I have been using Airmail 3 (highly regarded email client from Bloop that you get via the Mac App store) for some time now, but I am not sure how trustworthy they are. What concerns me about the app is how much outbound traffic there is. I use the Little Snitch firewall so I can see how much traffic is coming out of Airmail 3. What I see is close to 1GB over a period of one year. This may seem reasonable at first blush, but I almost never use Airmail 3 to access email. My email provider is Gmail and I access this service through the mail.google.com website for 99.9% of the time. So the question is what is all this data that Airmail 3 is sending? Is it just from the handshake protocol of Airmail asking Google if there is new mail in my inbox?

Of asked Airmail 3 support and they claim to not store any user data (except under one exceptional condition that I did not trigger).

So I don't know what is going on, but I don't like all this outbound communication.

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    I think your question is at risk of being downvoted and/or closed. It appears you're asking opinion-based question. You asked the application developers and they provided the answer. I would think they would know best. What kind of answer are you looking for? – fsb Aug 14 '19 at 20:11
  • If you want a more technical answer, please add how your Airmail 3 is configured and how often it is running (even if you don't use it to collect or send mail). – dan Aug 14 '19 at 20:31
  • The OP reports more outbound packets than can be justified by his little use of Airmail 3. The Airmail 3 developers say they don't store user data. Thus, either a) OP's measurements are inaccurate; or b) the Airmail developers take in data, perhaps use it in some manner or move it along, but don't store it. – DavidSupportsMonica Aug 14 '19 at 21:20
  • dan, My Airmail 3 is configured to only access Gmail. It is set to check email once per minute. I let the app run continuously so it is downloading all my new emails as they come in. But I interact with the app very infrequently (only when I am offline and want to access Gmail). If I look at the traffic via Little Snitch I can see that it communicates every few seconds. I would expect a lot of inbound traffic (which I see) because the Airmail 3 is setup to download the full content of the emails plus attachments. It is only the outbound that is surprising to me. – Rumboogy Aug 17 '19 at 1:49
  • @fsb, My intent was not to ask for opinions, but rather to get a technical answer. I am looking for a method to understand what is the nature of the data that is outbound from this program. Little Snitch could be part of the solution in that it can be used to log traffic but I find the output (of logging) to incomprehensible when looking at it with a program like Wireshark (just seeing a bunch of packets going to various IP addresses is too low level). – Rumboogy Aug 17 '19 at 6:42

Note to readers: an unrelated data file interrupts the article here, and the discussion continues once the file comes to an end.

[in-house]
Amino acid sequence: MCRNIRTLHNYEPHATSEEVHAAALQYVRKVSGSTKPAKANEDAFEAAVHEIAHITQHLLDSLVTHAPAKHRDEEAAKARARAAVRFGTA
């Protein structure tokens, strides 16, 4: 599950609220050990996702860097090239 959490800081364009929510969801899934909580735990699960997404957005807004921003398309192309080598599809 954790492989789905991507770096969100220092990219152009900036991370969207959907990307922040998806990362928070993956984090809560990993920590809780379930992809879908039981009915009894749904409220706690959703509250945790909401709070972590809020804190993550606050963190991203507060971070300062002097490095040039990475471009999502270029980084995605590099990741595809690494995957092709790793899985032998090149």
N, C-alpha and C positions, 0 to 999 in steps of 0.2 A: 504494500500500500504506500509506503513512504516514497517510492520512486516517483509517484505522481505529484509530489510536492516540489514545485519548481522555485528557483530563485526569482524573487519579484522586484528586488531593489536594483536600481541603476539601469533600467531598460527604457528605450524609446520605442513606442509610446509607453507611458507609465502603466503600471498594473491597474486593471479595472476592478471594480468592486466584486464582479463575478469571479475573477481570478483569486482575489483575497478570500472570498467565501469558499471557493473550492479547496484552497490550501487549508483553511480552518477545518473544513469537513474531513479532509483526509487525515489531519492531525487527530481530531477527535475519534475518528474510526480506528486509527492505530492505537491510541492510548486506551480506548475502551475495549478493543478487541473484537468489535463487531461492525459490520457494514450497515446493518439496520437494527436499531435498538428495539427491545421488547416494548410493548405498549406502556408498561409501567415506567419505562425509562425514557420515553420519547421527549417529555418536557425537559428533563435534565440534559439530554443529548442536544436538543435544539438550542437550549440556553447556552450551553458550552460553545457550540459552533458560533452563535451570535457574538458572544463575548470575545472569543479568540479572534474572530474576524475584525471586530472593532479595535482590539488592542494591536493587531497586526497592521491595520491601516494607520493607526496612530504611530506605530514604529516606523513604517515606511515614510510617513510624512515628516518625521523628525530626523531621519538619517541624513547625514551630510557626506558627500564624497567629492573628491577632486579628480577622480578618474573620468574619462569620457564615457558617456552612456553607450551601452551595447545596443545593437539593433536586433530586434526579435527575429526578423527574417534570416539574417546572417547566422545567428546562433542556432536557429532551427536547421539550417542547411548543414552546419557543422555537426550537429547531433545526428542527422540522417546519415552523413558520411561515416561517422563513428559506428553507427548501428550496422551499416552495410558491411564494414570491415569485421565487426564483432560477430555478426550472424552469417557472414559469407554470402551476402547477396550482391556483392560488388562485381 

Privacy Policy and EULA

You should read Bloop SRL's Privacy Policy and End User Licence Agreement.

Bound by the GDPR

As an Italian organisation, based within the European Union, Bloop SRL is bound by the General Data Protection Regulation which should give you some reassurance.

No absolutes

However, no-one here can answer with absolute certainty that you can trust your information with the organisation. Policies and organisations can and do change.

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  • I had looked at the privacy policy. It indicated that I could receive my data from them if I requested it. So I did request it and that is when they told me (via email) that they had no data (with one potential exception). – Rumboogy Aug 17 '19 at 6:11

I found a method that partially answers my question of where all the outbound traffic is going. In looking at Little Snitch again I realized that I could get aggregate data for traffic to some sites that the program communicates with. This data covers about half of all the outbound data the program has ever sent. I put this info into a spreadsheet and found that 99.4% of outbound data is going to domains owned by Google. So this seems legit.

The only flaw to this method is that it only covers about half of the total data sent since installing the program. But if I assume that this other now opaque traffic followed a similar pattern, then it looks like the behavior of the program is good with respect to privacy.

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